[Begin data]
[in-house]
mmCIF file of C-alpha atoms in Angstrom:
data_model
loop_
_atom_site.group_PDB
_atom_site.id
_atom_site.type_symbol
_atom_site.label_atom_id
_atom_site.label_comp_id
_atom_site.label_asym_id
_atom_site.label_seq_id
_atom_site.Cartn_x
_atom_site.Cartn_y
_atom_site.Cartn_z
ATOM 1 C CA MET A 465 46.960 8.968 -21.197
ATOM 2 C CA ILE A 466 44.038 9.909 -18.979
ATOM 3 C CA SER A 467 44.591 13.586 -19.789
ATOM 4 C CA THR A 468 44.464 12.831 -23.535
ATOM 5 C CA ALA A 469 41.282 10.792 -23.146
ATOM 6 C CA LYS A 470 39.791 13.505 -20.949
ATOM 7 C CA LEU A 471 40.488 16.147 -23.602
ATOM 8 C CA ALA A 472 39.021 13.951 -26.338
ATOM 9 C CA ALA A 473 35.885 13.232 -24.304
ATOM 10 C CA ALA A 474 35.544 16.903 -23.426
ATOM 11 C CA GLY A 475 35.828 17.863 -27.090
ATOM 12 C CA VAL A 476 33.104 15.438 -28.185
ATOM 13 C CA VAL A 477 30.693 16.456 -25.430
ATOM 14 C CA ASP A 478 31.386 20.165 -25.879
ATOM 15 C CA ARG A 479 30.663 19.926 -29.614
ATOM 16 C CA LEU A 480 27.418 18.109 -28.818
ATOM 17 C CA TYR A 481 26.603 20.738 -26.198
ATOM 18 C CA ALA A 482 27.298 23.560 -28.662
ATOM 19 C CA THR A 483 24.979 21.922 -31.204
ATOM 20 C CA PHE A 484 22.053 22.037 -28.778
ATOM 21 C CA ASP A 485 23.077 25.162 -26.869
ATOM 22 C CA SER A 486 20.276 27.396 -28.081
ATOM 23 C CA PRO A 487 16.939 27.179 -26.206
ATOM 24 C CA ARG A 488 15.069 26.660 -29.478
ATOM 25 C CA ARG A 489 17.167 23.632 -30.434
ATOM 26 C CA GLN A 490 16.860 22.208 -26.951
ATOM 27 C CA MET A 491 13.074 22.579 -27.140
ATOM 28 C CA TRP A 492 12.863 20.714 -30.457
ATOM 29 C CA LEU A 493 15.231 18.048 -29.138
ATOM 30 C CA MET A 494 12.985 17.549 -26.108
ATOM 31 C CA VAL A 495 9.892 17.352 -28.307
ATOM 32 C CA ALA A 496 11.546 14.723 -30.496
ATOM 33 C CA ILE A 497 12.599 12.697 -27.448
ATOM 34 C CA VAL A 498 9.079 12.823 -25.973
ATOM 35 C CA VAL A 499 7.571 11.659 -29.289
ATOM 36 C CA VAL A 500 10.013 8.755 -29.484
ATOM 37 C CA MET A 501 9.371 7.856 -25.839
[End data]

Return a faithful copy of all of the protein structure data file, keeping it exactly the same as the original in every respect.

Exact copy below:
[in-house]
mmCIF file of C-alpha atoms in Angstrom:
data_model
loop_
_atom_site.group_PDB
_atom_site.id
_atom_site.type_symbol
_atom_site.label_atom_id
_atom_site.label_comp_id
_atom_site.label_asym_id
_atom_site.label_seq_id
_atom_site.Cartn_x
_atom_site.Cartn_y
_atom_site.Cartn_z
ATOM 1 C CA MET A 465 46.960 8.968 -21.197
ATOM 2 C CA ILE A 466 44.038 9.909 -18.979
ATOM 3 C CA SER A 467 44.591 13.586 -19.789
ATOM 4 C CA THR A 468 44.464 12.831 -23.535
ATOM 5 C CA ALA A 469 41.282 10.792 -23.146
ATOM 6 C CA LYS A 470 39.791 13.505 -20.949
ATOM 7 C CA LEU A 471 40.488 16.147 -23.602
ATOM 8 C CA ALA A 472 39.021 13.951 -26.338
ATOM 9 C CA ALA A 473 35.885 13.232 -24.304
ATOM 10 C CA ALA A 474 35.544 16.903 -23.426
ATOM 11 C CA GLY A 475 35.828 17.863 -27.090
ATOM 12 C CA VAL A 476 33.104 15.438 -28.185
ATOM 13 C CA VAL A 477 30.693 16.456 -25.430
ATOM 14 C CA ASP A 478 31.386 20.165 -25.879
ATOM 15 C CA ARG A 479 30.663 19.926 -29.614
ATOM 16 C CA LEU A 480 27.418 18.109 -28.818
ATOM 17 C CA TYR A 481 26.603 20.738 -26.198
ATOM 18 C CA ALA A 482 27.298 23.560 -28.662
ATOM 19 C CA THR A 483 24.979 21.922 -31.204
ATOM 20 C CA PHE A 484 22.053 22.037 -28.778
ATOM 21 C CA ASP A 485 23.077 25.162 -26.869
ATOM 22 C CA SER A 486 20.276 27.396 -28.081
ATOM 23 C CA PRO A 487 16.939 27.179 -26.206
ATOM 24 C CA ARG A 488 15.069 26.660 -29.478
ATOM 25 C CA ARG A 489 17.167 23.632 -30.434
ATOM 26 C CA GLN A 490 16.860 22.208 -26.951
ATOM 27 C CA MET A 491 13.074 22.579 -27.140
ATOM 28 C CA TRP A 492 12.863 20.714 -30.457
ATOM 29 C CA LEU A 493 15.231 18.048 -29.138
ATOM 30 C CA MET A 494 12.985 17.549 -26.108
ATOM 31 C CA VAL A 495 9.892 17.352 -28.307
ATOM 32 C CA ALA A 496 11.546 14.723 -30.496
ATOM 33 C CA ILE A 497 12.599 12.697 -27.448
ATOM 34 C CA VAL A 498 9.079 12.823 -25.973
ATOM 35 C CA VAL A 499 7.571 11.659 -29.289
ATOM 36 C CA VAL A 500 10.013 8.755 -29.484
ATOM 37 C CA MET A 501 9.371 7.856 -25.839